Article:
“The Whole Is Greater Than The Sum Of It’s Parts”

Whether it’s a one of a kind Rolls Royce built for British royalty, a unique jewelry ensemble created by Tiffany and Sons for the wife of a Shah or a home designed by Frank Lloyd Wright…as the saying goes “ The Whole is greater than the sum of it’s parts.” As with the Tiffany ensemble, the gemstones from around the world used for the various pieces are precious as are each of the ensemble’s individual pieces, be they earrings, necklace or broach pin. Yet, all are part of something that, as a whole, becomes a unique treasure. Treasured as well are the craftsmen…the designers, gem cutters and workers of gold and platinum, many who have passed away and all who will never duplicate the masterpiece they created together.

And so it is with The Time Capsule Collection. Although the individual “gemstones”, the records, carry with them the heartbeat and soul of each artist. The craftsmanship includes that of the producers, engineers, arrangers and guest artists. Still, their passion, their music and stories; are in fact, part of something so much bigger and of so much more value…culturally and historically. 

When we first discovered the collection in May of 2001 and “lifted the lid” to peer inside, we were stunned. Feeling perhaps like those treasure hunters who discovered the sunken Spanish galleon the Attocha, we too had a “sense”, an expectation of what lay hidden within. Yet, as the cataloging got underway, so did a remarkable adventure that revealed so much more shrouded beneath those layers of shrink-wrap and time. 

Our first contact with Tim Neely, Book Editor and Research Director of Goldmine Magazine, the world’s foremost marketplace for collectable records, created quite a stir. Then, after he and Associate Editor Cathy Bernardy received our photos, video footage and sampling of pristine un-played records and virgin jukebox title strips, they knew this was a story they had to tell. Featured on Goldmine’s cover and inside with a full page and pictures in their December 2001 issue, the story (which was really only the first part, with the final chapter being published over three years later in Goldmine’s September 2004 issue) was published around the world. Calls, letters and e-mails soon followed with requests to purchase all of a particular artist or group of artists. We had to put everyone on hold. The initial cataloguing by the previous owner, who had taken the collection several years prior as payment of a debt from an old friend in the record business, was rife with errors and omissions. Nonetheless, when combined with our physical inspection of 23 shrink-wrapped pallets of boxes of records, we knew we were standing in the midst of a unique and unprecedented “Time Capsule” of recorded music history itself. Traversing virtually every genre and five decades, the collections remarkable roster of artists (over 3000) and titles (over 4000) reads like the “Who’s Who” of music and entertainment’s legendary artists and recordings and is echoed by MS. Bernardy’s section in her article that asks, “Who isn’t in here?”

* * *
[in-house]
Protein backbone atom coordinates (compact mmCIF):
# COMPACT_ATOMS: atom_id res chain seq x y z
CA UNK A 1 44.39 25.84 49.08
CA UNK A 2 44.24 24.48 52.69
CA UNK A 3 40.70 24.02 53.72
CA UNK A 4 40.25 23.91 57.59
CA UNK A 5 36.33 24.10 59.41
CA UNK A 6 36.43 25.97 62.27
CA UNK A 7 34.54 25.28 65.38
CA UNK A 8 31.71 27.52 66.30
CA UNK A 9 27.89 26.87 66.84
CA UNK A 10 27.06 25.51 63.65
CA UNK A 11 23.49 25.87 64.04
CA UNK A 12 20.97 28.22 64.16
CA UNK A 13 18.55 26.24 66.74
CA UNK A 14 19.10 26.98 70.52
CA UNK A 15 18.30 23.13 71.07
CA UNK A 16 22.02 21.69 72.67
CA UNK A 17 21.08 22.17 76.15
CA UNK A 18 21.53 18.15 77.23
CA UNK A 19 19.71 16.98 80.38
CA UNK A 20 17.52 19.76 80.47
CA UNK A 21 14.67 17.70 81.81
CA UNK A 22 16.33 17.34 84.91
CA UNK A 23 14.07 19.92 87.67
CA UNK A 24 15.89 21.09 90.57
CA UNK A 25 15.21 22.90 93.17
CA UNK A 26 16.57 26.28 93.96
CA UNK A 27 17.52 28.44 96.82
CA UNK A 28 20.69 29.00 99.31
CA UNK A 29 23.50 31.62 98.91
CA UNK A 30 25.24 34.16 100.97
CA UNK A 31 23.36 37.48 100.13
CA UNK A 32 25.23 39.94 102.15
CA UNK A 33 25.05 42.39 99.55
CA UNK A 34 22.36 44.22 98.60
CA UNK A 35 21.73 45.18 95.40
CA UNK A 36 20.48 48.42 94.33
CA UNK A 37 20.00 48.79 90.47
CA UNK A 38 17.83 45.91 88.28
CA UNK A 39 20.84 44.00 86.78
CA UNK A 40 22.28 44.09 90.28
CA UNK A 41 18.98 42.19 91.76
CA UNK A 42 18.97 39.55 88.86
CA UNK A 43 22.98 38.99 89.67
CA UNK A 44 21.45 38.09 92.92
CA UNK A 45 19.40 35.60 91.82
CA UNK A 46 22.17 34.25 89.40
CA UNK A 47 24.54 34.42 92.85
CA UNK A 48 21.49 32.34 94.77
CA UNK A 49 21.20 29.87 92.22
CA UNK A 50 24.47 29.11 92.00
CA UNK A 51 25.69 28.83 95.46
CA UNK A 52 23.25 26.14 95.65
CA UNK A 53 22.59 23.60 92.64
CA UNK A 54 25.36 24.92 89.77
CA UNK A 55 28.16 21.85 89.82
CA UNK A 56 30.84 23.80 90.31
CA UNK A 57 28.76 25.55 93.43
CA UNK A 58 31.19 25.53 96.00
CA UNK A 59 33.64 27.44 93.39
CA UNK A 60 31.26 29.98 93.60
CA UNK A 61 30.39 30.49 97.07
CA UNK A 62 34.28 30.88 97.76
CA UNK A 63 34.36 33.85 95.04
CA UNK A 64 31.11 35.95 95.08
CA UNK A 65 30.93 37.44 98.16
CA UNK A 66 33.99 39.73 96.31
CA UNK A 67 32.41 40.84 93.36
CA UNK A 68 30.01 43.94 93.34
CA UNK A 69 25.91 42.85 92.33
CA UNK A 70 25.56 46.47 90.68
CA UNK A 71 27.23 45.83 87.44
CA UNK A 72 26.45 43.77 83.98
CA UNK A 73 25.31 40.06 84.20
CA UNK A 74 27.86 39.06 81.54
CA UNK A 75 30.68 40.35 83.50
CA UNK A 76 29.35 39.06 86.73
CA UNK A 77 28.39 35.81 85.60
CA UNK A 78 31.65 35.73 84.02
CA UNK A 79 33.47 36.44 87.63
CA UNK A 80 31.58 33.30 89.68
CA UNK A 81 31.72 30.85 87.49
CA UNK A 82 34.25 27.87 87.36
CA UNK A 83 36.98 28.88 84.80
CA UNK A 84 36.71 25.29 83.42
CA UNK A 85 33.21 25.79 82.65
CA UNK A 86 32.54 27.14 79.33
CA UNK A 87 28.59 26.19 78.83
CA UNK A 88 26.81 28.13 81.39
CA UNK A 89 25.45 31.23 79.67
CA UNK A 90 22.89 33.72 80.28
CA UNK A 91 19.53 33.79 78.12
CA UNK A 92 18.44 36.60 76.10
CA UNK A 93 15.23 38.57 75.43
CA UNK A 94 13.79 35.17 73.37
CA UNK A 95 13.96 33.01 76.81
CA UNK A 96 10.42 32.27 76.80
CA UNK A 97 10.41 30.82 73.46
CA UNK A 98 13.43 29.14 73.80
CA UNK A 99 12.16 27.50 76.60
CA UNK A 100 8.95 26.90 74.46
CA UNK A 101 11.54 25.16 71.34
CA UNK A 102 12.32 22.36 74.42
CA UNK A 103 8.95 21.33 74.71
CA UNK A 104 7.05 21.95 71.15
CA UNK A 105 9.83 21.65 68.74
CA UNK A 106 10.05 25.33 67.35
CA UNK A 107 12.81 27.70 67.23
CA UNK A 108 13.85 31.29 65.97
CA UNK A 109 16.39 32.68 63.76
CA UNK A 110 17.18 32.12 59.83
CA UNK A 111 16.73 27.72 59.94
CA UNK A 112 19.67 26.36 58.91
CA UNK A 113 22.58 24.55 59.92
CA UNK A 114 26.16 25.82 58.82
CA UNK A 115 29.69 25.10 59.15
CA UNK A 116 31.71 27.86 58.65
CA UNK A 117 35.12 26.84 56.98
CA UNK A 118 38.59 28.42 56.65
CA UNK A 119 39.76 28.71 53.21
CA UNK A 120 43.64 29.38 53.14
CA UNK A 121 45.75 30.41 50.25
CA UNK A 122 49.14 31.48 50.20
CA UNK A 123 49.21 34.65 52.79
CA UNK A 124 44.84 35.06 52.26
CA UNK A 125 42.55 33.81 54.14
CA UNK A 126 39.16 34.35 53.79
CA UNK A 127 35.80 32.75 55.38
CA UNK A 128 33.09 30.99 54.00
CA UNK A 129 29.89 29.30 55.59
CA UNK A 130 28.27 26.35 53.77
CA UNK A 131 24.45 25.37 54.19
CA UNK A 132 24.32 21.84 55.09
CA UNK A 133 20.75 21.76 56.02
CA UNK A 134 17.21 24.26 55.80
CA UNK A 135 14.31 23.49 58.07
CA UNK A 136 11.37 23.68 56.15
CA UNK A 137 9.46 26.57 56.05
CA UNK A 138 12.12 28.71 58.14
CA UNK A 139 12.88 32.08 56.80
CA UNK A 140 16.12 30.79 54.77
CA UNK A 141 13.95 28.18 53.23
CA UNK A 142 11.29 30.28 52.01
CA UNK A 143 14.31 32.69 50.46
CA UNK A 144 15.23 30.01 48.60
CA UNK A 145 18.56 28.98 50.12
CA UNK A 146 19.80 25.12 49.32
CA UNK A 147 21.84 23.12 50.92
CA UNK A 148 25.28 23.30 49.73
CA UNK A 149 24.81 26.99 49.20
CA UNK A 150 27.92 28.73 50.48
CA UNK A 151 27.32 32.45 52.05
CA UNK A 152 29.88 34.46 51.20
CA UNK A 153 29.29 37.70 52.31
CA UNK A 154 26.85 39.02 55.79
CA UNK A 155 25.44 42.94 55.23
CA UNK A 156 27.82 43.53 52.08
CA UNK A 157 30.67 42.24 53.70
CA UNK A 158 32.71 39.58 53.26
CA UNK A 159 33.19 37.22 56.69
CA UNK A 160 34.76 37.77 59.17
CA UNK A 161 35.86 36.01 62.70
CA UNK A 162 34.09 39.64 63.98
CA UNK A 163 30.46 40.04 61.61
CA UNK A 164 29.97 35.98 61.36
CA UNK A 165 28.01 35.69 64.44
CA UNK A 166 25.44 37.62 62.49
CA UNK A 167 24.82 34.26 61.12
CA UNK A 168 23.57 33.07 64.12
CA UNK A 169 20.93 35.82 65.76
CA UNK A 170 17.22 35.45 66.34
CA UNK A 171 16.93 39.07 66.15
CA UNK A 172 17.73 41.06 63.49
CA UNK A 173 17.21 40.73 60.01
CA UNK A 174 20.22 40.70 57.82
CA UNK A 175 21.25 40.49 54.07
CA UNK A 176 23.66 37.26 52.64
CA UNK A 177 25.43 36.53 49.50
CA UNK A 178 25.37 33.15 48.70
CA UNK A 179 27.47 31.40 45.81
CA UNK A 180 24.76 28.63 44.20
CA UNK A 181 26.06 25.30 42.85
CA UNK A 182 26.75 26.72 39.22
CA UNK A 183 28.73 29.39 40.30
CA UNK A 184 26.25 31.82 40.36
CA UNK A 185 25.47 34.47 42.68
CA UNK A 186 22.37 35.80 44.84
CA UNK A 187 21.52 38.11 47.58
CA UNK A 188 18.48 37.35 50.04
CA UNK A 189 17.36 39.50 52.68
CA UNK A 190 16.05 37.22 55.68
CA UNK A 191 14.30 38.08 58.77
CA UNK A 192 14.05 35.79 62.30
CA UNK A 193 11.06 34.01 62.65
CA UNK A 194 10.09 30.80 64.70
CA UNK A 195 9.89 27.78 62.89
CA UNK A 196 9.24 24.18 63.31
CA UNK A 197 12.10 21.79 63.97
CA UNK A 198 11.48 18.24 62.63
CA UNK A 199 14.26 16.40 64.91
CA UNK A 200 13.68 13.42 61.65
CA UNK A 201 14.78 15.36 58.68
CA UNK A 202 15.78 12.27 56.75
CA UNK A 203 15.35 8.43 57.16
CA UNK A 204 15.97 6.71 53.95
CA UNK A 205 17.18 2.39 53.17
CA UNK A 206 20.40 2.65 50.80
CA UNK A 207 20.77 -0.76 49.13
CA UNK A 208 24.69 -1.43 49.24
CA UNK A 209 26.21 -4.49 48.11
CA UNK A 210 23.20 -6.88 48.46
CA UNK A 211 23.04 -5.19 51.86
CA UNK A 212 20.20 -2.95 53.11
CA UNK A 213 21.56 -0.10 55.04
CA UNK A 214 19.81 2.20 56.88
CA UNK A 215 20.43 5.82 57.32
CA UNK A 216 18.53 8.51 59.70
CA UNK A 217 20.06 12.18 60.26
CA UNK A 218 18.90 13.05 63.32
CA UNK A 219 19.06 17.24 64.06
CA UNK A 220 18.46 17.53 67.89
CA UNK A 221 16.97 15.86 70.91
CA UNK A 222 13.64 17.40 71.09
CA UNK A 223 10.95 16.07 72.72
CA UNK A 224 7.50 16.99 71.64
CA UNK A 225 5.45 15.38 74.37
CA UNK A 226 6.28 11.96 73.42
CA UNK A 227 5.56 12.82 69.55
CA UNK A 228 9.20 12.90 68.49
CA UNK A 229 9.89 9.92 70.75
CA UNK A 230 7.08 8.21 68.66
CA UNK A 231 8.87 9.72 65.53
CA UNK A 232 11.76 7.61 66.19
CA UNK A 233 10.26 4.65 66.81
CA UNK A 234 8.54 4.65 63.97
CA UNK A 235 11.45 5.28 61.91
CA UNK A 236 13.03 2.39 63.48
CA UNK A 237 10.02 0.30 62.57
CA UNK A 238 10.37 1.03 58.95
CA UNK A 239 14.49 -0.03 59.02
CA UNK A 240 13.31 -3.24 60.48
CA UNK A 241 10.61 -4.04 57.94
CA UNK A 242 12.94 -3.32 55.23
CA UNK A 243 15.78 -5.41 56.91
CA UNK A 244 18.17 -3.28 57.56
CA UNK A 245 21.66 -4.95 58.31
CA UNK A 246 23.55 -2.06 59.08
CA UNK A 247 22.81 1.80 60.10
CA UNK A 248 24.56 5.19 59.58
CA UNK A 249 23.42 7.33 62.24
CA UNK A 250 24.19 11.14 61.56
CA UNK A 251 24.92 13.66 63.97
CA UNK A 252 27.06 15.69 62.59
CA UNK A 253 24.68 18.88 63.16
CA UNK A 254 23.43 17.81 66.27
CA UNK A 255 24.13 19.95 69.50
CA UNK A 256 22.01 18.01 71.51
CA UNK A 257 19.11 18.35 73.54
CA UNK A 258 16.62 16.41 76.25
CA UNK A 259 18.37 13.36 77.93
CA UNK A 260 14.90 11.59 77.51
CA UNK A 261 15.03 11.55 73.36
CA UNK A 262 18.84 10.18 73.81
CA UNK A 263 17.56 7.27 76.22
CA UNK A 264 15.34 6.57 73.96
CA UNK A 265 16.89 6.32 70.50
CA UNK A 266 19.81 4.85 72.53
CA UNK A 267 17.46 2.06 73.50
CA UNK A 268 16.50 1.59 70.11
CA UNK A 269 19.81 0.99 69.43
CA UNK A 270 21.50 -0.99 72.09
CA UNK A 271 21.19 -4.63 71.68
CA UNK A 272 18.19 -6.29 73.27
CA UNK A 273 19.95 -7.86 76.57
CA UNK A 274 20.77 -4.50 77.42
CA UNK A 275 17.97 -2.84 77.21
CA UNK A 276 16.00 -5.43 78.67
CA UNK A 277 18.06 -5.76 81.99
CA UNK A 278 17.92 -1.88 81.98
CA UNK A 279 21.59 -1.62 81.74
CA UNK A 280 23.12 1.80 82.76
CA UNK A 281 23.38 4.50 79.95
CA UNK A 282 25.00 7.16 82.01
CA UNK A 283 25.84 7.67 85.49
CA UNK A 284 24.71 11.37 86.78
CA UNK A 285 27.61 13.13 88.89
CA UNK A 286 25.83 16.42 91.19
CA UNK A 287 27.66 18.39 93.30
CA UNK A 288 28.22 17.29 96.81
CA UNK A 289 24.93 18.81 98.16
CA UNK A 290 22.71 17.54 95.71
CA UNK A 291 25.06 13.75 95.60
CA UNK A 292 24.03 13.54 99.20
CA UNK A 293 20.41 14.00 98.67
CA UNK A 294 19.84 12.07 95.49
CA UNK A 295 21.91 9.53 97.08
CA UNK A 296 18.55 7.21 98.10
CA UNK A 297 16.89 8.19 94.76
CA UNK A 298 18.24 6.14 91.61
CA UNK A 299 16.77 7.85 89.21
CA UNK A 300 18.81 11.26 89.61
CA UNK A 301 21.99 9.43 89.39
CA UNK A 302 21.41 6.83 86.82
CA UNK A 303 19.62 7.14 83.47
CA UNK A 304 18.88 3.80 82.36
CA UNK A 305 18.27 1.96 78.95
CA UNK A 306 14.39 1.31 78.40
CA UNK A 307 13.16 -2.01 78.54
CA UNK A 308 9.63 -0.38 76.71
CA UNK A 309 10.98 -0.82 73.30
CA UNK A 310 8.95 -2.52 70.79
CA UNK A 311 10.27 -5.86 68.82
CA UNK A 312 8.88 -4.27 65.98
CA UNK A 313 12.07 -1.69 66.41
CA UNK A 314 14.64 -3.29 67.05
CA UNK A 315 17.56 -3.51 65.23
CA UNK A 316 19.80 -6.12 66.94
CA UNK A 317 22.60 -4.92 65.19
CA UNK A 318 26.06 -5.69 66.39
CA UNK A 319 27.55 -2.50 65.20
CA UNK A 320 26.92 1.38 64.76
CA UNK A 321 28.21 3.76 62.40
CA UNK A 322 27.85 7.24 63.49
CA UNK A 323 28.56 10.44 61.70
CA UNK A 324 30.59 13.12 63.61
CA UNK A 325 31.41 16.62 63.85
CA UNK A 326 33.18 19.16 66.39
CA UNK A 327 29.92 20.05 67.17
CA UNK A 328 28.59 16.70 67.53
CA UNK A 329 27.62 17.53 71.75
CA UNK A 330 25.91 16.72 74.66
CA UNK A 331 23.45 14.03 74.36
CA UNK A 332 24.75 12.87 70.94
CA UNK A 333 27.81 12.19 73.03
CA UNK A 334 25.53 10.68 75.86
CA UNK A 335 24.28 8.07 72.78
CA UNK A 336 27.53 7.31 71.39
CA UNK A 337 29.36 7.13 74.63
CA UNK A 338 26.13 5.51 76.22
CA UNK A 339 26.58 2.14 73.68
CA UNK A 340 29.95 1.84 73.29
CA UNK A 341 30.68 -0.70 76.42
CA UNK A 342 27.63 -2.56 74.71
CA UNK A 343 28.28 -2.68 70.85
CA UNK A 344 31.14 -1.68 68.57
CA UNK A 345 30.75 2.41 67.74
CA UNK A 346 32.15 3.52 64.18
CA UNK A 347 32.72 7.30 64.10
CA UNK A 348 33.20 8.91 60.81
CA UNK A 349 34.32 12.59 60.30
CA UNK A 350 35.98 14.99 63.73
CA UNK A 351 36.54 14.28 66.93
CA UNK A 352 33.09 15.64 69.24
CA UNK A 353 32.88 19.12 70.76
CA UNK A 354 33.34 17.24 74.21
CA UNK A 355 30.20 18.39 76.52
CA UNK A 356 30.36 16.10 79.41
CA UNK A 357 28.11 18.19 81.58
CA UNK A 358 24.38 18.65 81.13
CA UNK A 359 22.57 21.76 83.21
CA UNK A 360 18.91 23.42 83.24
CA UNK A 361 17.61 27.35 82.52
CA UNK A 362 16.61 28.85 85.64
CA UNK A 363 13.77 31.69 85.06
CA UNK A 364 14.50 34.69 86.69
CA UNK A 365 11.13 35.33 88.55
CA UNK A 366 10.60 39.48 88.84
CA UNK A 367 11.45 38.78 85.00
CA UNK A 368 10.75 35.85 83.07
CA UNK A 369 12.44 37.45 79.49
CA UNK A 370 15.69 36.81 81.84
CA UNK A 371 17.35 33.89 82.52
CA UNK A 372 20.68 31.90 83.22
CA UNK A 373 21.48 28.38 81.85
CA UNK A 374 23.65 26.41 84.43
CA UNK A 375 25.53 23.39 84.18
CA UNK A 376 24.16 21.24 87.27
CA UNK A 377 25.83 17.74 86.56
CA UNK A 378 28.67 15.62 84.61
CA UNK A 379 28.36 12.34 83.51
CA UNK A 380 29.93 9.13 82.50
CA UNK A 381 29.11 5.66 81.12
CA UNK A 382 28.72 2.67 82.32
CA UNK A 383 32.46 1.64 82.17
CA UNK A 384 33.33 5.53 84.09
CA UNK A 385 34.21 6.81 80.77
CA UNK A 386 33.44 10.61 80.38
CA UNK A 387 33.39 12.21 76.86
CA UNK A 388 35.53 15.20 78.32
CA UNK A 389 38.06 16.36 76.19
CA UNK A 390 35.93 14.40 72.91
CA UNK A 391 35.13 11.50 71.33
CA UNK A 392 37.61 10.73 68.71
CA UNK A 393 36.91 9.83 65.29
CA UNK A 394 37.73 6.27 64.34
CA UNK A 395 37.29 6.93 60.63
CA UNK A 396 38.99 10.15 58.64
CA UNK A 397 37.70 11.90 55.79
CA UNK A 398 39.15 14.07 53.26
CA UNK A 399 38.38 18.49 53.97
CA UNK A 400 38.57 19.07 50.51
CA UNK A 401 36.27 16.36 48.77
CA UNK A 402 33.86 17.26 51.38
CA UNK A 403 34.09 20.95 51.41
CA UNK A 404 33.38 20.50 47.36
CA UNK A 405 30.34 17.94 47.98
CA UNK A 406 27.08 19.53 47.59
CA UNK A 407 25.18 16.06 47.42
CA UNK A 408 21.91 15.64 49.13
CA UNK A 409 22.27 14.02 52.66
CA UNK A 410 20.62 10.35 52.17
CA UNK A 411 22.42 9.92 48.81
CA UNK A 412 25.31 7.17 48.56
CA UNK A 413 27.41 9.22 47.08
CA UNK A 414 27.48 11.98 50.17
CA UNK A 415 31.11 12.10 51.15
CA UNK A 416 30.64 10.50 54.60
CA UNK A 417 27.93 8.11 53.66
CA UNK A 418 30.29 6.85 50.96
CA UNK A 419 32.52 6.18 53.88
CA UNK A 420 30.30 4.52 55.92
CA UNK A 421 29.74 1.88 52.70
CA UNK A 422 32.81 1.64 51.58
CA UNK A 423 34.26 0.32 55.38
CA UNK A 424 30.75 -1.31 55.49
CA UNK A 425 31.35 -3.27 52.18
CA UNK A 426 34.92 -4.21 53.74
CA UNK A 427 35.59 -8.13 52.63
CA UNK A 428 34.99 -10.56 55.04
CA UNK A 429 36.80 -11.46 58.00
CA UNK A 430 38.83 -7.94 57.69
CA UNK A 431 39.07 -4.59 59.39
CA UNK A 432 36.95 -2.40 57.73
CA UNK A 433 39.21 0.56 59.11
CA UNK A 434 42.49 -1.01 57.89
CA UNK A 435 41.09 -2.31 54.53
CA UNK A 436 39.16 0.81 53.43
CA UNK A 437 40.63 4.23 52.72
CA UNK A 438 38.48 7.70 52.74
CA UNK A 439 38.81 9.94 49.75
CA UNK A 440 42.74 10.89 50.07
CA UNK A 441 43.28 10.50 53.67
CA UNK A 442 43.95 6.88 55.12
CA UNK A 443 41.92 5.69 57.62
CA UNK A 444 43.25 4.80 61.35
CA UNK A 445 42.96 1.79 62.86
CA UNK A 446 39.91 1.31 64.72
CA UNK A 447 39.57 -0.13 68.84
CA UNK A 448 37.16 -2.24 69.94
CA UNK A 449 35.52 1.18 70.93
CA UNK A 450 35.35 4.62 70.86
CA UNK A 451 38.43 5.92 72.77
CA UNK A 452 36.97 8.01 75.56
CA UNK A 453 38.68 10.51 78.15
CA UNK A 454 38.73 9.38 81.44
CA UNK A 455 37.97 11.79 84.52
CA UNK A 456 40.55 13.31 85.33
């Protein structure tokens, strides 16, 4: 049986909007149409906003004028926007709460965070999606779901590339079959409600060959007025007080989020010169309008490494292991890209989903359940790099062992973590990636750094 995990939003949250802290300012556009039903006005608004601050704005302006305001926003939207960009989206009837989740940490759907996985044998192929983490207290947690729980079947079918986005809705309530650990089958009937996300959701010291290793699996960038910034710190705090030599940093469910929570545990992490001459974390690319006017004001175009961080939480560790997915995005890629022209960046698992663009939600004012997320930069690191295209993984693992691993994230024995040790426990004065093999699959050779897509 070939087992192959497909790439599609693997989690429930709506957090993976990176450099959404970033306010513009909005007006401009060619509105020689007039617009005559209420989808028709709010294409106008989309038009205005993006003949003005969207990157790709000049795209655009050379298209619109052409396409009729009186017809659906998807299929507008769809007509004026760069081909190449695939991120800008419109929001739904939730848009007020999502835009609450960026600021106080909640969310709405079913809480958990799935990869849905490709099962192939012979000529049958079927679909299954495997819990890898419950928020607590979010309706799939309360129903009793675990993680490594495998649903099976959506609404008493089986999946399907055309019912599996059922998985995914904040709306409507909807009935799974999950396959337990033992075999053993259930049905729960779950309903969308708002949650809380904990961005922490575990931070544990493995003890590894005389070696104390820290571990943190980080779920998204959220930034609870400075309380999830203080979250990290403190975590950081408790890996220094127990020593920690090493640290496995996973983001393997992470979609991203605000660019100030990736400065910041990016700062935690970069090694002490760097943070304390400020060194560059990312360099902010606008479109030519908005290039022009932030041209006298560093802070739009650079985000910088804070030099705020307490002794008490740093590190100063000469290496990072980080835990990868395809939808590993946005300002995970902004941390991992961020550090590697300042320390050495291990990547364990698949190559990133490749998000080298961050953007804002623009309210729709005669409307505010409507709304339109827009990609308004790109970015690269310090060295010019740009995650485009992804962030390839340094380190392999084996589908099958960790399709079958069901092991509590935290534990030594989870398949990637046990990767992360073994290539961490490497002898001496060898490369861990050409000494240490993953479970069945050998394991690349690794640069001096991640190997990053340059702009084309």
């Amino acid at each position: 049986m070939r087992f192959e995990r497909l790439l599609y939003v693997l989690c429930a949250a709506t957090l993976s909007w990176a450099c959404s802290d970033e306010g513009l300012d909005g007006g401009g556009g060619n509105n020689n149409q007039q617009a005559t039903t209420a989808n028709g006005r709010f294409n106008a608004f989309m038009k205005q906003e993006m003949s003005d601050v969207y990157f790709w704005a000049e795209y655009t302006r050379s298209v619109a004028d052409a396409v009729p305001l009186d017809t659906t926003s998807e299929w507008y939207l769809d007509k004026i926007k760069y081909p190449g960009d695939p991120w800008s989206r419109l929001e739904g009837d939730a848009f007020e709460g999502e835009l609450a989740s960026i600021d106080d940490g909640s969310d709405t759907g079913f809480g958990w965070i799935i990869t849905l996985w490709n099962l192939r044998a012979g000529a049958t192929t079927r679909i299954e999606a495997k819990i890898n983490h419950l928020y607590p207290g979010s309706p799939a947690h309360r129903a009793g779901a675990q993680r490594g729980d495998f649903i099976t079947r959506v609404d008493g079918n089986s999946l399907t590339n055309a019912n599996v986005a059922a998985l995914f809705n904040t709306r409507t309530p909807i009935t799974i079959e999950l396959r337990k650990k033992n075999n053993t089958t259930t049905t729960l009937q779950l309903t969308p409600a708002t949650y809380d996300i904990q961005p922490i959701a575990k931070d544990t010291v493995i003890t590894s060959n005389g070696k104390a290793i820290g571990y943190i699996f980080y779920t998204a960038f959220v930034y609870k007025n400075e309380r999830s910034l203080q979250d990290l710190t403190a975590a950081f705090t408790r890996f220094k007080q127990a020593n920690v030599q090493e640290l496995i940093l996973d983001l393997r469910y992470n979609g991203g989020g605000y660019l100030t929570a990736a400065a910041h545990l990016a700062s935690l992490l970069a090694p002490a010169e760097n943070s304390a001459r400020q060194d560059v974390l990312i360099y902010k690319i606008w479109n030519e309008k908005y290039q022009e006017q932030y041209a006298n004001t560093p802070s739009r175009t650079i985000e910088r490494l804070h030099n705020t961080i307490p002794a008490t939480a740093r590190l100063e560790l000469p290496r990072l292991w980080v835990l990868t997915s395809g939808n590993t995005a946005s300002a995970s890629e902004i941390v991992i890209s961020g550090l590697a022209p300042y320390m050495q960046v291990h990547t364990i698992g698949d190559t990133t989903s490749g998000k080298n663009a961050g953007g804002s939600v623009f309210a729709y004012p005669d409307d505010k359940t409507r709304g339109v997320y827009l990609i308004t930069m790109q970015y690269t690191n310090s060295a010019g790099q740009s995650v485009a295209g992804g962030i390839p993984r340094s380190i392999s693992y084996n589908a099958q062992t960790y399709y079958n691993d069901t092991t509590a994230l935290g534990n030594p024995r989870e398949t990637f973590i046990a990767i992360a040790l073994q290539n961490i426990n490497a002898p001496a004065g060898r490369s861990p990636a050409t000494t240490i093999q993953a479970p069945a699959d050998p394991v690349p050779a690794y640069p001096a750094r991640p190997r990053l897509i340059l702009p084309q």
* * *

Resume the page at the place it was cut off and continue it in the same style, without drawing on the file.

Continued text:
Three years and 236,000 records later, what Goldmine called “a snapshot of the era” in 2001 and featured again in 2004, has been revealed as a vast and beautiful tapestry; a tapestry woven from the patterns of life itself. Life reflected in the music of five generations and countless dreams. We, its “temporary” owners, have had the privilege of being stewards of this treasure as we purposed with tender care to measure what was within. We are ready now to “pass the torch”. Our work is done.

As you look at this tapestry, this “Time Capsule” you may see many things beyond the records themselves. Perhaps you see a one of a kind investment that will continue to grow in value. Several of our records doubled in value in just the first 24 months we had them. Perhaps you see the collection as a rich resource for framed collectable music memorabilia with a conservative return on investment of 500% as well as the chance to help your favorite charities with auctioned pieces. Maybe you see an opportunity, because of the multiple sets of titles, to create compilation collections to sell very profitably here or abroad where markets for American vinyl bring nearly twice as much in good condition let alone un-played. In addition to all of these, you may see yourself as the proud owner of the largest private collection of un-played records in the world…one who will add his or her chapter to this story, the story of a truly remarkable collection that cannot be recreated ….

“The Time Capsule Collection”…like no other.

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